About This Blog
Tomorrow night President Barack Obama will deliver the State of the Union address to a joint session of Congress. No doubt, Obama will explain that the State of the Union at the beginning of 2011 is strong and getting stronger. That is what Americans want to hear....and that is what a President looking to his own reelection will tell Americans.
The NY Times has given us an outline of what Mr. Obama will be saying tomorrow night.
Obama will be....
....striking a theme of national unity and renewal as he stresses the need for government spending in key areas and an attack on the budget deficit.
Seems contradictory to me. But that's what Americans have become used to hearing......political words and slogans that make little sense in a 9.4% unemployment environment.
Mr. Obama previewed the themes in a video e-mailed Saturday evening to supporters who had helped in his election campaign. But the video made plain that his speech would be geared more broadly toward the political center, to independent voters and business owners and executives alienated by the expansion of government and the partisan legislative fights of the past two years.
The speech tomorrow will mark the kickoff of Obama's 2012 reelection campaign. What a pragmatic president looking to get reelected knows.... is that his timid, incrementalist, conservative change agenda cannot continue unless centrists, independents and moderates reelect him.
If you are the least bit progressive, tomorrow's speech will most likely be a disappointment. The very notion that "business owners and executives", have been "alienated by the expansion of government..and legislative fights".....I'm sorry, makes me want to retch.
Corporate profits set a new, all time record high in the last recorded quarter and those same wildly profitable corporations are sitting on $2 trillion in inactive cash reserves.....yet Obama must address the executives of all those flush businesses because they feel "alienated." Seriously.....I'm puking.
Obama recently appointed the job outsourcer, GE's Jeff Immelt, to head his Orwellian-named, Council on Jobs and Competitiveness. I have no idea whether the "Jobs" and the "Competitiveness" parts of Immelt's "Council" are referring to Chinese jobs and competitiveness...or not. Immelt has learned, like all "alienated" CEO's, that Chinese jobs are the answer to corporate competitiveness. American workers, unless they're willing to work for Chinese wages, can't help GE stay, you know, competitive. U.S. corporate regulations and corporate taxes are also oh-so-in-the-way of even greater corporate profits....so Obama has plans to lower corporate tax rates as well as "review" corporate regulations.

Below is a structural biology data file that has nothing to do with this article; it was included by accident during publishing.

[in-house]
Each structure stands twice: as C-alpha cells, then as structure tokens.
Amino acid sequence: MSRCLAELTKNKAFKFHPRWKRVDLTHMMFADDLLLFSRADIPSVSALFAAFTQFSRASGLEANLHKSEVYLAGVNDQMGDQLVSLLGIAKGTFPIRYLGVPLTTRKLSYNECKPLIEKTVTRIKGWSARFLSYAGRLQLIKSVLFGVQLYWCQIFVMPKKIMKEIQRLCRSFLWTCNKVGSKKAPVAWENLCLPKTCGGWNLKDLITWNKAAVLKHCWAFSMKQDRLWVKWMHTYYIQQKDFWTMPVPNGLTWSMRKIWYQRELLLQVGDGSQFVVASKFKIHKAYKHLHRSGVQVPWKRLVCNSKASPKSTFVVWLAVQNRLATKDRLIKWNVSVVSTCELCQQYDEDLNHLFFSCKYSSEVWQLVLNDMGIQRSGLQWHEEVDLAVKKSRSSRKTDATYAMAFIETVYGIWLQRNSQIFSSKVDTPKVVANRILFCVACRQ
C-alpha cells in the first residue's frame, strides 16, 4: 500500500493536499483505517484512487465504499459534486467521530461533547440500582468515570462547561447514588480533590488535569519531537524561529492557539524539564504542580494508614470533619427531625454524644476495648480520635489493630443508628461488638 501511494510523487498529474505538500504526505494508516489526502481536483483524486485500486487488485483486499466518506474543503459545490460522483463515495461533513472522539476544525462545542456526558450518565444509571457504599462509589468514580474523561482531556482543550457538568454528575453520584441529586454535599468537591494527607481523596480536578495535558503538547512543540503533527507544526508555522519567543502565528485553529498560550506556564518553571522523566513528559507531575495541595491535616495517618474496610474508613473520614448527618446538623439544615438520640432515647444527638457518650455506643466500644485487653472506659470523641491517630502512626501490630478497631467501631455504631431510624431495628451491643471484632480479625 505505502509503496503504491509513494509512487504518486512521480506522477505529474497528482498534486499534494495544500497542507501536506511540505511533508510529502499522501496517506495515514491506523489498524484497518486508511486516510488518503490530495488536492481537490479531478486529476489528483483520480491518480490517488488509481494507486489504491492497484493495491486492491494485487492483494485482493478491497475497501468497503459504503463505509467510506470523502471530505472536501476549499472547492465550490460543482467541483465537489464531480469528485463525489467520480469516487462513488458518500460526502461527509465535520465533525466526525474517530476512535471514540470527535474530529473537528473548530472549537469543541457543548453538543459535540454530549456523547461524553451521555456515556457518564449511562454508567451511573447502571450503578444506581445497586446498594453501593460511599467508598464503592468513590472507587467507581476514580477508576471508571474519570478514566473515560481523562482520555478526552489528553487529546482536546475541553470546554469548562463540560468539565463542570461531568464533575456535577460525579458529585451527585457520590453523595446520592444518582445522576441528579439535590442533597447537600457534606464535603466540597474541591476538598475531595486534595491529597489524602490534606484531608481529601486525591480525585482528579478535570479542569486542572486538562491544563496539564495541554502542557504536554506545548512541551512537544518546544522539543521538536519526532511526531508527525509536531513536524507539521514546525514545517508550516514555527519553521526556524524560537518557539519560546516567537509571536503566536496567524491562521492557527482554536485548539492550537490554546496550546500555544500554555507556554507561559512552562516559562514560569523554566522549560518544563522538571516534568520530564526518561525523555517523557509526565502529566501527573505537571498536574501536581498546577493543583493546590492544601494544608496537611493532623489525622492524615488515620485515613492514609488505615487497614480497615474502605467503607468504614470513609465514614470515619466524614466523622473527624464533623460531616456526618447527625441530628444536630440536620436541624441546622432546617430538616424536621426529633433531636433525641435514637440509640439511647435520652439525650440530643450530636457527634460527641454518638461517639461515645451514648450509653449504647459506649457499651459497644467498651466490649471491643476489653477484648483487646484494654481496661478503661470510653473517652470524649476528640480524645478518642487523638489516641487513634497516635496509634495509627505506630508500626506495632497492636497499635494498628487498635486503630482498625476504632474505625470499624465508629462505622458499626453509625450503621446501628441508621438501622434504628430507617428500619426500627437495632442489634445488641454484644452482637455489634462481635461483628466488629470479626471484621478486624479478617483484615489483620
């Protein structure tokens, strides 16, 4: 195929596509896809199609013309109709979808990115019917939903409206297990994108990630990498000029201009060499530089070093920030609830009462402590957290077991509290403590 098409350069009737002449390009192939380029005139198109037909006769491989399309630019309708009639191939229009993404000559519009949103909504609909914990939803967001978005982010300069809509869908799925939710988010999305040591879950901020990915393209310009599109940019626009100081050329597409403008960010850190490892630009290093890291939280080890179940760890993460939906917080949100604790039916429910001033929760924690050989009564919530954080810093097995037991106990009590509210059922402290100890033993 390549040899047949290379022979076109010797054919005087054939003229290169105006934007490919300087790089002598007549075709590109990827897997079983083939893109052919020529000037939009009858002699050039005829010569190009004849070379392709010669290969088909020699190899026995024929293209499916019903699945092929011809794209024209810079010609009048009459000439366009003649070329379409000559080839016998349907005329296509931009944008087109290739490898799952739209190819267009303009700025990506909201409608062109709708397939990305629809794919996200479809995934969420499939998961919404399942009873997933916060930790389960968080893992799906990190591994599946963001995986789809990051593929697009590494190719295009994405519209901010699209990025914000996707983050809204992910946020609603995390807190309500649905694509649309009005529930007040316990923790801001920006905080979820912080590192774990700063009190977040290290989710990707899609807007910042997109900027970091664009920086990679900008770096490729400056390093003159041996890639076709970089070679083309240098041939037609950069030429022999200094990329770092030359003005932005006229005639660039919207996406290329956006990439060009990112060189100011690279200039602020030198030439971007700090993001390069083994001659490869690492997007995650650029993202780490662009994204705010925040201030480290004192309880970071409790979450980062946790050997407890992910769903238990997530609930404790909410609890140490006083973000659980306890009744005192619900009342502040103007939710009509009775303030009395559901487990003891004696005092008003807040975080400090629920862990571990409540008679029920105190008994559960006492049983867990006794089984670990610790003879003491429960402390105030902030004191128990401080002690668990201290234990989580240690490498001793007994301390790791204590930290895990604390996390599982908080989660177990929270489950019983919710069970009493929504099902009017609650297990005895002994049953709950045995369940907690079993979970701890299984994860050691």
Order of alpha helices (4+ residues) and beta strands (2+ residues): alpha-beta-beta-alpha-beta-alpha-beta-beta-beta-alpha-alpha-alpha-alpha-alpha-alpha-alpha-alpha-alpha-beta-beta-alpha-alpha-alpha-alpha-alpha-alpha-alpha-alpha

Maybe it would just all be easier if Barack Obama ran in 2012 as a Republican. At least my constant nauseousness might be cured.
Which leads me to what I really want to talk about today.
The state of our union is not good. America is unhealthy. America is divided, possibly hopelessly so. The reason America is failing and unable to confront the problems which are hollowing out the nation, is because the red/blue state demarcation lines of the 2000 election have morphed into a permanent and irreparable political schism. That unhealthy political divide, as Paul Krugmann remarks, is one in which two moralities are pitted against one another.
The divide in America is one over different moralities...
For the great divide in our politics isn’t really about pragmatic issues, about which policies work best; it’s about differences in those very moral imaginations Mr. Obama urges us to expand, about divergent beliefs over what constitutes justice.
One side of American politics considers the modern welfare state — a private-enterprise economy, but one in which society’s winners are taxed to pay for a social safety net — morally superior to the capitalism red in tooth and claw we had before the New Deal. It’s only right, this side believes, for the affluent to help the less fortunate.
The other side believes that people have a right to keep what they earn, and that taxing them to support others, no matter how needy, amounts to theft. That’s what lies behind the modern right’s fondness for violent rhetoric: many activists on the right really do see taxes and regulation as tyrannical impositions on their liberty.
There’s no middle ground between these views.
No there's not. But that's the reality. Time was when Republicans, like Ronald Reagan and Bob Dole, accepted a strong American safety net, accepted the framework of Roosevelt's New Deal, and, at times, even worked to strengthen it. But those times are long gone.
One side of the morality dualism which divides us finds it's basis in the Puritanical Protestantism brought here by Europeans long ago. In this brand of morality, a citizen of America gets what they deserve. Personal responsibility is the central pillar....and a government which is seen as weakening that pillar must be reigned in and/or stopped.
The other side of divided America plumbs it's moral position for a strong government safety net using the moral imperative to help the vulnerable, the poor, the downtrodden, the elderly, and the marginalized.
Both morality viewpoints are vital to a healthy society.....however, only one side in our current morality division is willing to compromise....and so our national political division will only worsen.
Obama, the man who rose to the presidency on his, "there are no blue or red states...there is only the United States of America"....will say again tomorrow night that America is strong and united as one. It's what he has to say in order to hold onto independent, centrist and moderate voters in 2012.
But saying it does not make it true.
- 2013 (115)
- 2012 (265)
- 2011 (254)
- 2010 (274)
- 2009 (302)
- 2008 (331)
- 2007 (305)